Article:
In his speech to faculty on Feb. 25, President Fred Gainous announced he had hired two women to fill the vice president positions of research and student affairs.
It has been three weeks since Patricia Green-Powell, the newly appointed vice president for student affairs began the task of improving the overall physical, emotional, intellectual, social and spiritual well-being of students at FAMU.
Before coming to FAMU, Green-Powell, 50, was the vice president of student affairs at Bainbridge College since 1998.
The Quincy native graduated from FAMU in 1973 with a degree in speech pathology and audiology and worked as director of student services at FAMU’s School of Business and Industry from 1994 to 1996.
“It’s always good to come home to a place that gave me such a good start,” Green-Powell said. “It’s just a good feeling to give back to an institution that gave me so much.”
Green- Powell is a student advocate and said she aims to help students graduate.
Since her appointment, Green-Powell has developed a mission statement for her department. She stresses the importance of maintaining community involvement, diversity, environment, student learning, traditions and wellness.
“I am really concerned about the students,” she said. “I really want effective and efficient customer service for our students.”
Green-Powell said student affairs is a support system and she is actively seeking to make a difference at FAMU and turn things around.
She is currently in the process of a well-researched search in trying to locate the right fit to fill the positions of director of student financial service and director of student activities.
“A school system without supportive parents is like a bucket with a hole,” Green-Powell said. Green-Powell is hoping to fill the “hole” by May 1.
“I am very pleased with the job Dr. Green-Powell has done,” President Fred Gainous said. “She’s a quick study and has done a tremendous job of assessing the needs of the students.”
Gainous is not the only one excited about Green-Powell’s work.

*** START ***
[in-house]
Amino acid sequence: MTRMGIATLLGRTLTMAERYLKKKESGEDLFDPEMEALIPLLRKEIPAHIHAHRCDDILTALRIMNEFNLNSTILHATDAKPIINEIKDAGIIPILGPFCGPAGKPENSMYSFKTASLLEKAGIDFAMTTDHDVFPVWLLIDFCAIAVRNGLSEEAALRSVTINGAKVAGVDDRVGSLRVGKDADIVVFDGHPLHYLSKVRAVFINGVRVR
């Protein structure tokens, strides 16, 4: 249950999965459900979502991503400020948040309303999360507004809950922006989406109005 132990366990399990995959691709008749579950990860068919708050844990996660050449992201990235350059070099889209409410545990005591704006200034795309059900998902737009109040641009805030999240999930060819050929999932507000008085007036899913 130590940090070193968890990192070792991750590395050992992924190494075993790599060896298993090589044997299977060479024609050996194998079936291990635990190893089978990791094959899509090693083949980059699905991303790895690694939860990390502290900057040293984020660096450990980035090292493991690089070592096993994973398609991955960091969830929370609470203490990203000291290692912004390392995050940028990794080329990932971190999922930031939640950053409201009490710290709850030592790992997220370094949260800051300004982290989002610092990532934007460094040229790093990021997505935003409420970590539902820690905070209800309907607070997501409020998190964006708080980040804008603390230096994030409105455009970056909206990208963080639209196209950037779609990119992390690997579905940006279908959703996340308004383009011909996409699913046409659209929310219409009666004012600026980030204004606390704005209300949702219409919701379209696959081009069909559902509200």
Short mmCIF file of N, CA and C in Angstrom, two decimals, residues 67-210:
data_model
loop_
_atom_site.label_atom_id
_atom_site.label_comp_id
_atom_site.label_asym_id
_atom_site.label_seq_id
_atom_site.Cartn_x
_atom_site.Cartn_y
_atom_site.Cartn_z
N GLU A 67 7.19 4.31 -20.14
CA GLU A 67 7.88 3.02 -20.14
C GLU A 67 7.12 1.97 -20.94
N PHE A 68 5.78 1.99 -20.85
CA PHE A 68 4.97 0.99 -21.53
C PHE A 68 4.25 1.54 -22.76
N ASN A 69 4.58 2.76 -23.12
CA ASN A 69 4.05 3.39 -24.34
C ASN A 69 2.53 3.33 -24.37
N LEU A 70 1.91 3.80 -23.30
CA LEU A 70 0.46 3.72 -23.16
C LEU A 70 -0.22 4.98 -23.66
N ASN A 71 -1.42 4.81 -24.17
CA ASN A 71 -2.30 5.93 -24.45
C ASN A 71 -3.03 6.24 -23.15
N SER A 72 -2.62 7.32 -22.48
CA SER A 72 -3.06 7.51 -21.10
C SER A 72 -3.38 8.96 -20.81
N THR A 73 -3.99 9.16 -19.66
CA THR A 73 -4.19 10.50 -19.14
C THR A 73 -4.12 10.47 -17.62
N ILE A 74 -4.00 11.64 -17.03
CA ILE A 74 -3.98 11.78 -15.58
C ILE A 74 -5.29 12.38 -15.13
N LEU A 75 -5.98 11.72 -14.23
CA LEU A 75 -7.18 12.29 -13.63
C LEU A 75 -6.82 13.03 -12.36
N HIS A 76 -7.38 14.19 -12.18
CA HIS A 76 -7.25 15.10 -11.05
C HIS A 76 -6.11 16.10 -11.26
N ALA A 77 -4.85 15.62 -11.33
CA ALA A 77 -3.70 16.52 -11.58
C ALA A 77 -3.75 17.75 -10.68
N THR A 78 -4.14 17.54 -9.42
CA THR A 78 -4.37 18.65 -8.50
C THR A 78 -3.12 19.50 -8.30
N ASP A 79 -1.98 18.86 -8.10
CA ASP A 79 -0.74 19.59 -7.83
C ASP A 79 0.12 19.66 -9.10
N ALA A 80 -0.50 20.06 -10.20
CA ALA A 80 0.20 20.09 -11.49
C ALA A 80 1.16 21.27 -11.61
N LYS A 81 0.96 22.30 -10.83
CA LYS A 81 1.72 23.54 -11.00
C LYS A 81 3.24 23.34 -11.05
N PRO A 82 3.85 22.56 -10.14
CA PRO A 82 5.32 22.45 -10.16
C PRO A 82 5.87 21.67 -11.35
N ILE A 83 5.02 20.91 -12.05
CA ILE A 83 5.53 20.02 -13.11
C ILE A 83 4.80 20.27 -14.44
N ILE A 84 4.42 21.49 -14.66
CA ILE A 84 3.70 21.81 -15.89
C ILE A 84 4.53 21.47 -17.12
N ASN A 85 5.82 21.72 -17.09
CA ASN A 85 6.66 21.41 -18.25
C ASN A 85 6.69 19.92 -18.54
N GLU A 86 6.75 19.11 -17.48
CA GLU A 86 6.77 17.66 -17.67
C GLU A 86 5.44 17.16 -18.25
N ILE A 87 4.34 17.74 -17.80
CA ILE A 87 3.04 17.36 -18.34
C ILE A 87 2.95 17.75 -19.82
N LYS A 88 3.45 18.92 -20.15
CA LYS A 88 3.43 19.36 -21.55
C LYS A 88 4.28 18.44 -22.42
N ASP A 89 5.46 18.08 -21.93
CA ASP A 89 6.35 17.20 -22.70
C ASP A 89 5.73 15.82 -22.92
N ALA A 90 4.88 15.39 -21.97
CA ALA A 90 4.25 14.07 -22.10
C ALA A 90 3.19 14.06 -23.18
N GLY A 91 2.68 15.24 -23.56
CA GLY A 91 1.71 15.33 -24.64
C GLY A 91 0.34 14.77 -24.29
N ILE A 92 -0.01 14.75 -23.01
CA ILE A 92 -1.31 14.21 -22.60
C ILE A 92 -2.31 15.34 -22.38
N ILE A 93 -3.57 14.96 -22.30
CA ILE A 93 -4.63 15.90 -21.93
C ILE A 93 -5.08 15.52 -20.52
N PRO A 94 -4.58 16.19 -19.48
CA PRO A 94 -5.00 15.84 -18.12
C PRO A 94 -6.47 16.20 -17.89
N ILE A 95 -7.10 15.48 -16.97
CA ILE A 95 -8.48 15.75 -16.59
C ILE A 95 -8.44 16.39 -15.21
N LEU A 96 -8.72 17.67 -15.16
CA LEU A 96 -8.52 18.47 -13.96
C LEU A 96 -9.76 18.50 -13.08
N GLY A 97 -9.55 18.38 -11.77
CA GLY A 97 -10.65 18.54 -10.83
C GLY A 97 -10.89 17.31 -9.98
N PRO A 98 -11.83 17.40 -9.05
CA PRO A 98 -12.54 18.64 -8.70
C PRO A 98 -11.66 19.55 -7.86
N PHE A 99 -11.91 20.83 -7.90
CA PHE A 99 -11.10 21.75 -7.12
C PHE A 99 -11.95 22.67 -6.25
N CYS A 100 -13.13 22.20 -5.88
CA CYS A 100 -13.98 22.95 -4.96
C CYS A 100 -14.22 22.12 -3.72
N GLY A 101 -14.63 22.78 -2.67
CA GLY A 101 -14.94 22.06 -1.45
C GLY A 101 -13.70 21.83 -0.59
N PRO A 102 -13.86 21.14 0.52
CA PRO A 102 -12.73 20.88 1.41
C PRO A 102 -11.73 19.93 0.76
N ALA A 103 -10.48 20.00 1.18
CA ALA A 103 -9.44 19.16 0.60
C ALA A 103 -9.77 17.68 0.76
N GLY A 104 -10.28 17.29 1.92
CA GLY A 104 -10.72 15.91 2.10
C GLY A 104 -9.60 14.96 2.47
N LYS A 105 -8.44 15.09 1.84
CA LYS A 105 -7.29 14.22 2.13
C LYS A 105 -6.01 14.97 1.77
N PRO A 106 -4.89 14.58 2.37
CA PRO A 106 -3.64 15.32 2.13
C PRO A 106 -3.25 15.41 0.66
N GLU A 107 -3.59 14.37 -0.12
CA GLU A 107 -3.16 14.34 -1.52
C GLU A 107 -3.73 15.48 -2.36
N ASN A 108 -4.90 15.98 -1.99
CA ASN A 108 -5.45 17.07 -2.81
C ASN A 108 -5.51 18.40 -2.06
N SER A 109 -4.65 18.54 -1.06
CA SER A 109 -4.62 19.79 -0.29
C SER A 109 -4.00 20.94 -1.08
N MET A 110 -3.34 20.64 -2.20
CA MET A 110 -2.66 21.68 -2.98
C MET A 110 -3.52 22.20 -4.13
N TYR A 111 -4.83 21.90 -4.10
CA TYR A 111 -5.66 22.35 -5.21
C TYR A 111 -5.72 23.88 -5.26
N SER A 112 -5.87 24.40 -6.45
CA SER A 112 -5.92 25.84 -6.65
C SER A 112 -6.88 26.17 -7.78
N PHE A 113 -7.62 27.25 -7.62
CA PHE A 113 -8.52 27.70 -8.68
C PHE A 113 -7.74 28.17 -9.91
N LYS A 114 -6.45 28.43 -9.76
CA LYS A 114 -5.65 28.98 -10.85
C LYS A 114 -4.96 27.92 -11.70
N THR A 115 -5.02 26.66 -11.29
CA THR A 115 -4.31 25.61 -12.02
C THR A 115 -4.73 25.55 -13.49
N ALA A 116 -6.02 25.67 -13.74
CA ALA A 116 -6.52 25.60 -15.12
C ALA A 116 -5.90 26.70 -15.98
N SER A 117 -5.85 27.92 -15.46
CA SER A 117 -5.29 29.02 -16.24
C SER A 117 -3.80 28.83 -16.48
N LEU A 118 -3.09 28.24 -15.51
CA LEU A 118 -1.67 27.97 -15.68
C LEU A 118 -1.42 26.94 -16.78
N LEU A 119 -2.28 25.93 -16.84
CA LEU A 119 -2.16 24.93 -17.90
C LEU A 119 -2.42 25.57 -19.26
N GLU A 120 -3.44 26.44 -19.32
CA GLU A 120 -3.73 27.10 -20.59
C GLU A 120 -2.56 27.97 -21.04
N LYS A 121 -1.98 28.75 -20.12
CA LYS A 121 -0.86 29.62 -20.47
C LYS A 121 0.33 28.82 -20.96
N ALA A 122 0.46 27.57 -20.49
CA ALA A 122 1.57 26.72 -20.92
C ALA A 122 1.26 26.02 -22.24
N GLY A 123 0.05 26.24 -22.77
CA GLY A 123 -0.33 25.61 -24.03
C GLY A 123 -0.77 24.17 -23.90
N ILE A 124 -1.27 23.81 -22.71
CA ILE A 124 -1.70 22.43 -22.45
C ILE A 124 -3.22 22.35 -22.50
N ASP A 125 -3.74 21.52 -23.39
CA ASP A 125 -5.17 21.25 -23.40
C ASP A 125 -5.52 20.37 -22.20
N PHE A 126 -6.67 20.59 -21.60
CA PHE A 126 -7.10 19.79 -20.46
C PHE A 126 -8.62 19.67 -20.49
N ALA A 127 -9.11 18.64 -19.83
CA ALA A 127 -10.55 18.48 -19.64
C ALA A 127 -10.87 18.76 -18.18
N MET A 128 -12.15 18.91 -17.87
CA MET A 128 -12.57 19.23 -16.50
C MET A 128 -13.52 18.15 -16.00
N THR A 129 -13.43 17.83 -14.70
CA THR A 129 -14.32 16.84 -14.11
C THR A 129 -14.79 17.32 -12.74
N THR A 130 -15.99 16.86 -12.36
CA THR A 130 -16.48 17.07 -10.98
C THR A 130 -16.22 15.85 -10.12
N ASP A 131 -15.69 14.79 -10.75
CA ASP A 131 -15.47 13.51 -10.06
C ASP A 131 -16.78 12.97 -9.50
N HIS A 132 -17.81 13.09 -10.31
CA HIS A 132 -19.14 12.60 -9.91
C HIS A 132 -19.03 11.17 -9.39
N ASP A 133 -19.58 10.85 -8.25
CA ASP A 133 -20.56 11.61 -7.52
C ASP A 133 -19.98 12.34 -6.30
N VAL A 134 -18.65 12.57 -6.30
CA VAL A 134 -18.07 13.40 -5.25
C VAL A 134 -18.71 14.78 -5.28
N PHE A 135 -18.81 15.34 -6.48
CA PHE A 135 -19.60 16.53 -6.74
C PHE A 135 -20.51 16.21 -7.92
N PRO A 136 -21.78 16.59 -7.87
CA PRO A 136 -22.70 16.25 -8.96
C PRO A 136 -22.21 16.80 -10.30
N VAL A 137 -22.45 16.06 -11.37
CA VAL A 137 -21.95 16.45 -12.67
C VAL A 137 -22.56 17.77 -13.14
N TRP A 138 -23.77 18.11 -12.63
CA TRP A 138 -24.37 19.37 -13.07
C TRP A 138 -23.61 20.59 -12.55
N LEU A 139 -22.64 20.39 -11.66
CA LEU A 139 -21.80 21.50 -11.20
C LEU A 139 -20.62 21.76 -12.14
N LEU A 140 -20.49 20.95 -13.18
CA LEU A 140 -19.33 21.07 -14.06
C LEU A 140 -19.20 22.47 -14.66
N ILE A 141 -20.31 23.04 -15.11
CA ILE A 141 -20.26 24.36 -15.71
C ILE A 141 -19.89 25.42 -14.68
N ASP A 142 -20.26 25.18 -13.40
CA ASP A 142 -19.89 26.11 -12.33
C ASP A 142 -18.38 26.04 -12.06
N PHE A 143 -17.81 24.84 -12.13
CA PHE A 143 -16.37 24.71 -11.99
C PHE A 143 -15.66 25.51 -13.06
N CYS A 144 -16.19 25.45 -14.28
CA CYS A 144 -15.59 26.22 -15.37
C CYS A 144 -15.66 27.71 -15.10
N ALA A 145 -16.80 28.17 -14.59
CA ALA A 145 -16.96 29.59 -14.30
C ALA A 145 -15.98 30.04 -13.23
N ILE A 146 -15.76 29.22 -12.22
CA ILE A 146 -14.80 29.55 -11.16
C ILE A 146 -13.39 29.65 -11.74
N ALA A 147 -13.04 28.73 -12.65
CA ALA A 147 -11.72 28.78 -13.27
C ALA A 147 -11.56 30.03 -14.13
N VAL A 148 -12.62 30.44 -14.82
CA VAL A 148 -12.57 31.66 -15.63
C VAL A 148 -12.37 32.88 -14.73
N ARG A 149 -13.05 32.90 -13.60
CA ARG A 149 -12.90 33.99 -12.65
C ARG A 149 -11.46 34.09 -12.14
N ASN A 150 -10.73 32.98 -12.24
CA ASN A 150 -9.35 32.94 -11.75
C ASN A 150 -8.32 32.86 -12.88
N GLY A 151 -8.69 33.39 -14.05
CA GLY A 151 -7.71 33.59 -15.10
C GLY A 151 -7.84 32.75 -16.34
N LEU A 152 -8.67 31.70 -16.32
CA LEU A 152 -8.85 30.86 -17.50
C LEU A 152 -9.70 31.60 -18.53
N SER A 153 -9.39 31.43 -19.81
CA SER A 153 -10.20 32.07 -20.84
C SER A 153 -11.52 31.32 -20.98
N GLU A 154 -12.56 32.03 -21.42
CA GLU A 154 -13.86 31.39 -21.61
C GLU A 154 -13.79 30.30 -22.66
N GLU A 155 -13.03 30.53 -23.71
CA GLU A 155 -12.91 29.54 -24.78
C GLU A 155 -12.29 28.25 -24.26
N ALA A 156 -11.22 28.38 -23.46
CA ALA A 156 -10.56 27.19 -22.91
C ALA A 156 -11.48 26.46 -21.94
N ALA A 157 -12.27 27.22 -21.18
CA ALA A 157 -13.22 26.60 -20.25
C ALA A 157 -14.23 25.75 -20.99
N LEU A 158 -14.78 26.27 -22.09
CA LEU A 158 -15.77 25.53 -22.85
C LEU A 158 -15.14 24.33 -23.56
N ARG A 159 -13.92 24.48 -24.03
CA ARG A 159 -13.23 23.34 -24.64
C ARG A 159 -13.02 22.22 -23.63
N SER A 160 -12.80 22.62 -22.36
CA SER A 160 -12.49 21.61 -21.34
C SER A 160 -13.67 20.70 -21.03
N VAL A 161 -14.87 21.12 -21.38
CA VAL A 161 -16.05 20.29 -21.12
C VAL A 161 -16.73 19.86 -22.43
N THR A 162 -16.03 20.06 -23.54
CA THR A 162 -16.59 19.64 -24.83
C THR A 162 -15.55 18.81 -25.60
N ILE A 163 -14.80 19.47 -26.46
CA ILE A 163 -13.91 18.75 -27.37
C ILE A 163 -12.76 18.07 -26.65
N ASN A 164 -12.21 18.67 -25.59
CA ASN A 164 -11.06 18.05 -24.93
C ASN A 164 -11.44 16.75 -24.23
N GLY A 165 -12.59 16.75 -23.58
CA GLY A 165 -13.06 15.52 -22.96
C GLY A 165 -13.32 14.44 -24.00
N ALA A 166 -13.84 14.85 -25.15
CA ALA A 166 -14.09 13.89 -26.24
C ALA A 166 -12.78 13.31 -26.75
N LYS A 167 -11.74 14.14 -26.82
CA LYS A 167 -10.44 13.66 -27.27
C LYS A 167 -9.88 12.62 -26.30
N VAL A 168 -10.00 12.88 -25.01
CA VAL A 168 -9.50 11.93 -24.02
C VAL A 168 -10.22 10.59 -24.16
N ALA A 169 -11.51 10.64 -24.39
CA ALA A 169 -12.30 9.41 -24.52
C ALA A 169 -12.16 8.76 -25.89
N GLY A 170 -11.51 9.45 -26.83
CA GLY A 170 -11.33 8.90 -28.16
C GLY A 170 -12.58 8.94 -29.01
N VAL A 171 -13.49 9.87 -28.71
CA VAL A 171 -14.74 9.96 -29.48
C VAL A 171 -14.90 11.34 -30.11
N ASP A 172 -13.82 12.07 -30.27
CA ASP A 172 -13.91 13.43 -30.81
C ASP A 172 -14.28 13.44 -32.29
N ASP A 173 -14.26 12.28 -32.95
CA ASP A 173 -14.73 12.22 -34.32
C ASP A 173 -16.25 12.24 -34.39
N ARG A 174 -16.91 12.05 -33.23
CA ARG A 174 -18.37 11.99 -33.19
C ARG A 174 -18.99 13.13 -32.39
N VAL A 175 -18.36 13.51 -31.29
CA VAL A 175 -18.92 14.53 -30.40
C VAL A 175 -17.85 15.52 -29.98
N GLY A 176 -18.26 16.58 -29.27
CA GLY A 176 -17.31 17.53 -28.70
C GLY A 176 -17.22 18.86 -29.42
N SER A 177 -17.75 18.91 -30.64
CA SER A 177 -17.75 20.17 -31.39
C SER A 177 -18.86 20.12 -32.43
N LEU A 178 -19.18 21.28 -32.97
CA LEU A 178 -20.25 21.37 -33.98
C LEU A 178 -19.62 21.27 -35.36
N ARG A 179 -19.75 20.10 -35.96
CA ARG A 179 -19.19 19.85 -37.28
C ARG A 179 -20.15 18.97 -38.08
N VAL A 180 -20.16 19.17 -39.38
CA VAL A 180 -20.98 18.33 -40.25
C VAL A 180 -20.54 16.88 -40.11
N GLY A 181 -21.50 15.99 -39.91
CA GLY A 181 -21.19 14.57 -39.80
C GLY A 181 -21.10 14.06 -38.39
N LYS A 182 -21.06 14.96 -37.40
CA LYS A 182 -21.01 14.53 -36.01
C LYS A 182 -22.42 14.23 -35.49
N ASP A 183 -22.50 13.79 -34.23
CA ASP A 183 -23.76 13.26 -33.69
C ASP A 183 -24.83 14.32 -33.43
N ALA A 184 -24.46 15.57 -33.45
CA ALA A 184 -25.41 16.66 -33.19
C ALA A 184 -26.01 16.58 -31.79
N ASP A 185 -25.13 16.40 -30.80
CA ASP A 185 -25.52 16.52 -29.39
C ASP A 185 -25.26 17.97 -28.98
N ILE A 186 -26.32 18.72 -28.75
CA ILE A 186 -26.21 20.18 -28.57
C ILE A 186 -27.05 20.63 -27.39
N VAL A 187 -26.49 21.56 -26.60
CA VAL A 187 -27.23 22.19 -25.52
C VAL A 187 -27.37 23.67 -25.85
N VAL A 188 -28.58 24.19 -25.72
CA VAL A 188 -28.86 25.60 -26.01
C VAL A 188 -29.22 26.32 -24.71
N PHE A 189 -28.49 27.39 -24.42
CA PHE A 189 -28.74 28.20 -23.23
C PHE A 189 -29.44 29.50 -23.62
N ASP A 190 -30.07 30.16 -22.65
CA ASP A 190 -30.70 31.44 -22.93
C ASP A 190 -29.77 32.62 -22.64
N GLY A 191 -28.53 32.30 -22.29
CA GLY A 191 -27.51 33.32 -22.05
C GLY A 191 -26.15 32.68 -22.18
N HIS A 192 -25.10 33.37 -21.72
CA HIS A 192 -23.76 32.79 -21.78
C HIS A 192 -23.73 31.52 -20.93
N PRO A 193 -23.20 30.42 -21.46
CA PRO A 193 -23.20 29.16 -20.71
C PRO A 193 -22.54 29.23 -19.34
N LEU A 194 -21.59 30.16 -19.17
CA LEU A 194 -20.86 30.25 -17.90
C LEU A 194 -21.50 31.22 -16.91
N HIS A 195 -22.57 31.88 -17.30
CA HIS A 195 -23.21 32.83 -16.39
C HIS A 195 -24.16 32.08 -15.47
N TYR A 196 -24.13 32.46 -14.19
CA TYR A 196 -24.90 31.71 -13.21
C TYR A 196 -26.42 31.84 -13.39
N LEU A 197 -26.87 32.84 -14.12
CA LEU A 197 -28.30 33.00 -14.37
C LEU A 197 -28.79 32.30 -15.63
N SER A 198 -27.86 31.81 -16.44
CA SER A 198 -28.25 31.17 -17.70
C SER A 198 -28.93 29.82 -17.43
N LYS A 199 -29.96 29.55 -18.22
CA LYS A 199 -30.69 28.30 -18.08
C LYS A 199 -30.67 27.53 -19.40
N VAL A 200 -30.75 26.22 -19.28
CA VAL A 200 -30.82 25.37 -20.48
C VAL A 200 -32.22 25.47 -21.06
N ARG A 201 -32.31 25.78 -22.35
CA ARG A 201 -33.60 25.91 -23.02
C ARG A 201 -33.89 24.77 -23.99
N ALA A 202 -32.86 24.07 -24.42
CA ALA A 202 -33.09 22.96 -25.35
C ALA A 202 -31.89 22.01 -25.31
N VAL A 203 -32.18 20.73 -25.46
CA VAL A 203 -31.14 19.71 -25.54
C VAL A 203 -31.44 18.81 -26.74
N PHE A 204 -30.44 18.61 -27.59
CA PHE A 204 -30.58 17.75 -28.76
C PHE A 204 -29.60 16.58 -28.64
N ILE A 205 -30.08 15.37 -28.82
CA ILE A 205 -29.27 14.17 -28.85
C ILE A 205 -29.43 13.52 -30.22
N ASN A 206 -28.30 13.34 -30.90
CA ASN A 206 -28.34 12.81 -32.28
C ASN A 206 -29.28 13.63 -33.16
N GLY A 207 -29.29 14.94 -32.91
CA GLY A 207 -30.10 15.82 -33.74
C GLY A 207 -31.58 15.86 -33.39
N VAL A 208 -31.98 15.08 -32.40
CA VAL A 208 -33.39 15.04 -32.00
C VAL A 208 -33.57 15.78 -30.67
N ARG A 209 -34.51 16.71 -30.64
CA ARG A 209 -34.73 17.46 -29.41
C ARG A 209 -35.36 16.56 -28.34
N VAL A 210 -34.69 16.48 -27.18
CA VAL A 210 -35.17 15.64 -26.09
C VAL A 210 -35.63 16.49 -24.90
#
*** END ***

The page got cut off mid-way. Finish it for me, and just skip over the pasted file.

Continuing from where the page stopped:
She’s very professional. She is dependable, dedicated and determined to preserve a legacy here at FAMU,” said Ron L. Malone, an employee in the office of student affairs.
“When the student’s come in with a concern and a displeased demeanor, after speaking with her they come out with a resolution” said Malone, 25, a graduate student from Atlanta.
“She’s a nice person to be around. She’s a great person to work.”
Her older sister agrees.
“She works hard and she works you hard,” said older sister Carolyn Irvine, a 25-year employee and English professor at FAMU. “She was always available to help out when we needed to get things done.”
“I know she has a genuine concern for the welfare of the students.”
Green-Powell said she is extremely happy about being at FAMU. She saw this opportunity as “coming home” and hopes to encourage a sense of campus community and connection by cultivating an educational experience that serves as a lifelong souvenir.
“You have to have a passion for education,” Green-Powell said. “Education changes your life.”
After several weeks of investigation, the FAMU police department has yet to apprehend the suspects responsible for six computers stolen out of Jones Hall.
“The case is open because the matter is still under investigation,” said Calvin Ross, Chief of Police for FAMU police department.
“It’s unfortunate that something like this had to happen,” said David Washington, professor of biology.
“Our main concern now is to make sure that we implement preventive measures to ensure that incidents like this don’t happen again.”
Occurrences such as this have left students and faculty to question whether or not university facilities are as safe as they appear to be.
“I see police officers frequently around campus, but not as much when we have events like Homecoming,” said Ashley Rowden, 19, a sophomore architecture student from Atlanta.
“We’ve added officers on bike patrol working different shifts to increase their visibility, especially on the set,” Ross said.
According to Ross, the police